Atlas Shrugged, part II, chapter IV
It was Thanksgiving dinner, and the three who faced Rearden about the table were his wife, his mother and his brother.
“This is the night to thank the Lord for our blessings,” said Rearden’s mother. “God has been kind to us. There are people all over the country who haven’t got any food in the house tonight, and some that haven’t even got a house, and more of them going jobless every day.”
Recognizing your privileged existence as such, in Rand’s thinking, is another sure sign of depravity. According to her philosophy, the free market is infallible. If you’re rich, it’s because you deserve to be rich, and if you’re poor, hungry and homeless, it’s because you deserve that as well. Any questioning of the rewards and punishments dispensed by the impersonal gods of the market, in her eyes, is akin to blasphemy.
Rearden is sitting in his usual stony silence, neither talking nor touching his meal. His mother rebukes him for it, reminding him that he didn’t build that:
“What I think is you ought to drink a toast in gratitude to the people of this country who have given you so much.”
“Henry is not in the mood for it, Mother,” said Lillian. “I’m afraid Thanksgiving is a holiday only for those who have a clear conscience.”
The three of them are talking about his trial for illegally selling to Ken Danagger, which will begin tomorrow. Lillian chastises him for thinking he can make a stand on principle. What he should do, she says, is accept that he’s no better than anyone else, and then pay a bribe or trade a favor to get out of trouble, the same way that Orren Boyle and other state cronies have repeatedly done. She’s not shy about dropping a few hints that he can hardly claim to be morally spotless himself:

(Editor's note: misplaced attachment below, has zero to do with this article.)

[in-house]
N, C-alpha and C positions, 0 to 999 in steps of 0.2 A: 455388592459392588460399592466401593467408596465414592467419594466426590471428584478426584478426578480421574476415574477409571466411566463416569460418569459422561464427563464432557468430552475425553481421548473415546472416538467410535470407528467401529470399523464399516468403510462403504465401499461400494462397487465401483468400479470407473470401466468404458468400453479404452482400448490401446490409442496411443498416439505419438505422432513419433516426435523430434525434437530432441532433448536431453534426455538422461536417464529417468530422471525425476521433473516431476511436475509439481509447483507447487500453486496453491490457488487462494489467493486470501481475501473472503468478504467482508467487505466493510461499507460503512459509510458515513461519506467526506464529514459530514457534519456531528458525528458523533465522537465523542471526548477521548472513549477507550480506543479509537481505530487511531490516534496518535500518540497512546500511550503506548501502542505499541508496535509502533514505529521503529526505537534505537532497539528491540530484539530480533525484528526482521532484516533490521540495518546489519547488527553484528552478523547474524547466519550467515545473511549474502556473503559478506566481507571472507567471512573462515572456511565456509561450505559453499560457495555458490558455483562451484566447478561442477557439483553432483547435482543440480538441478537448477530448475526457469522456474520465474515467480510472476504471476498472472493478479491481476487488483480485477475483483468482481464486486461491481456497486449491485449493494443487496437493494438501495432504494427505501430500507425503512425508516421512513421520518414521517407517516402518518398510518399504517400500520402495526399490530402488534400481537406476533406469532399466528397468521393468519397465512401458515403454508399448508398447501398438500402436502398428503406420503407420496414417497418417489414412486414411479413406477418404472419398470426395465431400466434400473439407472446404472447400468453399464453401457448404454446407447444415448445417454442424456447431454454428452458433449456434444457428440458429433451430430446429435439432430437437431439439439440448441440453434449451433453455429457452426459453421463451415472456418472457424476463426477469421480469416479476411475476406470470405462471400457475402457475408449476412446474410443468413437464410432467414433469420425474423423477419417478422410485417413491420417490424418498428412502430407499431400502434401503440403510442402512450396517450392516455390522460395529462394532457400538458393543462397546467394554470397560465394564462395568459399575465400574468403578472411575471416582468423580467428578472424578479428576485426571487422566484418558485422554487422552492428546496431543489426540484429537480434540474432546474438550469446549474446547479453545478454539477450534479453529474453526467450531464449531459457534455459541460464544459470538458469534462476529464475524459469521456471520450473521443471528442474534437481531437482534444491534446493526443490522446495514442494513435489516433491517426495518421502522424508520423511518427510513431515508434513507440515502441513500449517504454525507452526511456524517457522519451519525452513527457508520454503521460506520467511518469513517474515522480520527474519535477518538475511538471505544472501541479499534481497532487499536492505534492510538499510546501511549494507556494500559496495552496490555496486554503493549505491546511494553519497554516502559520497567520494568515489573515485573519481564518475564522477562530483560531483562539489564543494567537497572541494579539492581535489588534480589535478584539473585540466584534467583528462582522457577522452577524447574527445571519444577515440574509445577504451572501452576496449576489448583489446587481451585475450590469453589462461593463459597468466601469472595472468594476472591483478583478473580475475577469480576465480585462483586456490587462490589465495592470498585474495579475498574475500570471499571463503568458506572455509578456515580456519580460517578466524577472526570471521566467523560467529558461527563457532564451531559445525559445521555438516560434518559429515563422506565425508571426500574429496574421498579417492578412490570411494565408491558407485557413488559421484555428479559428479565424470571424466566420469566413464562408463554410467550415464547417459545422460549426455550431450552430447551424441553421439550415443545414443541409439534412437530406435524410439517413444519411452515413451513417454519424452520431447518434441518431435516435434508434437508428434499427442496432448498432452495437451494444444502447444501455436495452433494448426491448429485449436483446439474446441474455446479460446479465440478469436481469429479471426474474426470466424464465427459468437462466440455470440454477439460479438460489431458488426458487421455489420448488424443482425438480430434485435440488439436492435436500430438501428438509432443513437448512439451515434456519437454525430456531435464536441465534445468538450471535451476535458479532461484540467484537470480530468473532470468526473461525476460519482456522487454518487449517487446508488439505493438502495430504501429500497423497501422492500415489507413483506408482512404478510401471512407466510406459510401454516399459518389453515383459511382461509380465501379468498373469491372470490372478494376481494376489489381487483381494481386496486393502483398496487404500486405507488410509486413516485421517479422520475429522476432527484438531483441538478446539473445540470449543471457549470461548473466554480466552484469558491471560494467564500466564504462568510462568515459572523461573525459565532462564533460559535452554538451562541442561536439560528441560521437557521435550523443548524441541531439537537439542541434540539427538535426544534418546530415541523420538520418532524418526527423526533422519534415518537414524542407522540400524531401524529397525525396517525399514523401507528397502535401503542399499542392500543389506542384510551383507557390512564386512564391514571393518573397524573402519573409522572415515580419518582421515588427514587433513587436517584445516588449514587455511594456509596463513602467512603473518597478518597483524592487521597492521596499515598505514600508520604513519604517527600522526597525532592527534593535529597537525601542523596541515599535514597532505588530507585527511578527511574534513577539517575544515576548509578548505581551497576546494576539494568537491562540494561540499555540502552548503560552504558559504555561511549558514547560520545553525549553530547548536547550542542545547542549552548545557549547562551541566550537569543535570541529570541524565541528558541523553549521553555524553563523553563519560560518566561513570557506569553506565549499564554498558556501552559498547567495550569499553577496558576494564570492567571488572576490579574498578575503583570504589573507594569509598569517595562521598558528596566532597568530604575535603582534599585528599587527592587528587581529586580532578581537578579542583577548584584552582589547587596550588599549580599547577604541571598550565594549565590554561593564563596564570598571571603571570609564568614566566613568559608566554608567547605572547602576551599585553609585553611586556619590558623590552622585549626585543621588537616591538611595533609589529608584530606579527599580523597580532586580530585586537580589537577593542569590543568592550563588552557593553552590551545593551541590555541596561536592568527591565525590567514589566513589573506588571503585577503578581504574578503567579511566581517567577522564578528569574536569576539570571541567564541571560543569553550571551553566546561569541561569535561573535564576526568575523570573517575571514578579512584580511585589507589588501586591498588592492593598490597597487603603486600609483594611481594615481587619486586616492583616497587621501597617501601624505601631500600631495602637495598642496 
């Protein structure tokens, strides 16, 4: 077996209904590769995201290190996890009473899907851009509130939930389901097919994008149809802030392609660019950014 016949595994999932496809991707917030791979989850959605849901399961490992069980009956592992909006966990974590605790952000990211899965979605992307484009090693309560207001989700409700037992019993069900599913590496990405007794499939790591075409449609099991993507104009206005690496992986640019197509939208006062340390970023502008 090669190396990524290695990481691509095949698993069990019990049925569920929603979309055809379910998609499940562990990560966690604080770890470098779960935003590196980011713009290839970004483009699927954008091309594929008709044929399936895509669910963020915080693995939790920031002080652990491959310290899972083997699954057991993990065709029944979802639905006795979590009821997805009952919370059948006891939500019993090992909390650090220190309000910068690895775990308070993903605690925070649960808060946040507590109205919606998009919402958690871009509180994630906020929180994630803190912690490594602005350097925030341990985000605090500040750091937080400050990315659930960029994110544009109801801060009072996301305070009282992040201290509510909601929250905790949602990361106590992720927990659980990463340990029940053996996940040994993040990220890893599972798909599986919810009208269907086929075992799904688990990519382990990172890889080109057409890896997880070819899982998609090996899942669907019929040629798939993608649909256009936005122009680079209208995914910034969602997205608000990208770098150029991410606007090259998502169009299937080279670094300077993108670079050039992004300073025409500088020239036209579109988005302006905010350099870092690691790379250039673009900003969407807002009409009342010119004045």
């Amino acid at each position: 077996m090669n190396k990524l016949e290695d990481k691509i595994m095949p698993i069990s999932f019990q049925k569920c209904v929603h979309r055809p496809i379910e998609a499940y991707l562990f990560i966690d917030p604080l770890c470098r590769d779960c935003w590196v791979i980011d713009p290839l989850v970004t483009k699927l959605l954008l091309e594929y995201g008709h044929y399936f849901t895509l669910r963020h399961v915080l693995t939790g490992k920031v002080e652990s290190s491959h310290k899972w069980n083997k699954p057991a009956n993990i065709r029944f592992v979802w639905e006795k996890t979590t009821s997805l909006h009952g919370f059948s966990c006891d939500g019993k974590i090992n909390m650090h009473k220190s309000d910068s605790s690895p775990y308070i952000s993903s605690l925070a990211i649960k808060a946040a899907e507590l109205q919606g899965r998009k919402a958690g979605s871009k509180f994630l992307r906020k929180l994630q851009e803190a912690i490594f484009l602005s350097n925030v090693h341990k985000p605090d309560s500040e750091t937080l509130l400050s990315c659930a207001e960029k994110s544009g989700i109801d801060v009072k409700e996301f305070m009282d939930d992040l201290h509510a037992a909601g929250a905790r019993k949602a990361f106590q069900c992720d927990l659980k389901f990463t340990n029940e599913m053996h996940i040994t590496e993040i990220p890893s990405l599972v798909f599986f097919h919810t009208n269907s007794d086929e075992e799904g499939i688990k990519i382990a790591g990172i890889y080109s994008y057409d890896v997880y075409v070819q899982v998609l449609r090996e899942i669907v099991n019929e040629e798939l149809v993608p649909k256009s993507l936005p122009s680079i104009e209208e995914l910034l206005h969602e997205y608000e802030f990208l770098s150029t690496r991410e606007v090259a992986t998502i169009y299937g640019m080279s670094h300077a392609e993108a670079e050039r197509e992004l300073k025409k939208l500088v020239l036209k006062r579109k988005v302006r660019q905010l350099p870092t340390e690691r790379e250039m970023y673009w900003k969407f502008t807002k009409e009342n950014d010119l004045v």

“Make concessions for others and they’ll make concessions for you… That’s the policy of our age — and it’s time you accepted it. Don’t tell me you’re too good for it. You know that you’re not.”
Because Lillian has the temerity to remind Hank that he cheated on her and then lied about it, he draws the obvious conclusion that she’s the black-hearted villain. After all, only the most evil of looters would ever try to make a True Capitalist feel guilt about anything.
He remembered his brief glimpse — on that morning in the Wayne-Falkland Hotel — of a flaw in her scheme of punishment, which he had not examined. Now he stated it to himself for the first time. She wanted to force upon him the suffering of dishonor — but his own sense of honor was her only weapon of enforcement. She wanted to wrest from him an acknowledgment of his moral depravity — but only his own moral rectitude could attach significance to such a verdict.
…If he were the kind of rotter she was struggling to make him believe he was, then no issue of his honor and his moral worth would matter to him. If he wasn’t, then what was the nature of her attempt?
This is going to become an important theme in the book from now on. Rand calls it “the sanction of the victim”, which is also the title of this chapter.
But it seems to me that this argument proves too much. After all, couldn’t you apply it to any crime? An honorable person would feel shame, but only an evil person would try to shame someone honorable; a dishonorable person wouldn’t care. Either way, you should never feel guilty about anything you’ve done. Why wouldn’t this logic also work on, say, murder? (Don’t forget, Rearden gave serious consideration to murdering his wife, but that doesn’t seem to have negatively influenced his opinion of himself.)
As usual, Rand’s black-and-white bifurcation overlooks the complex spectrum of human emotional life. A criminal may commit a crime in the belief that no one will ever find out, but when the deed is uncovered and they have to face the consequences, they can be overcome with shame. A person may think he doesn’t care about the judgments of others, only to find that social stigma is more powerful than he realized. Or someone might commit an act in a rush of some strong emotion, like rage or lust, only to feel ashamed of themselves when that tide recedes and cool-headed judgment returns.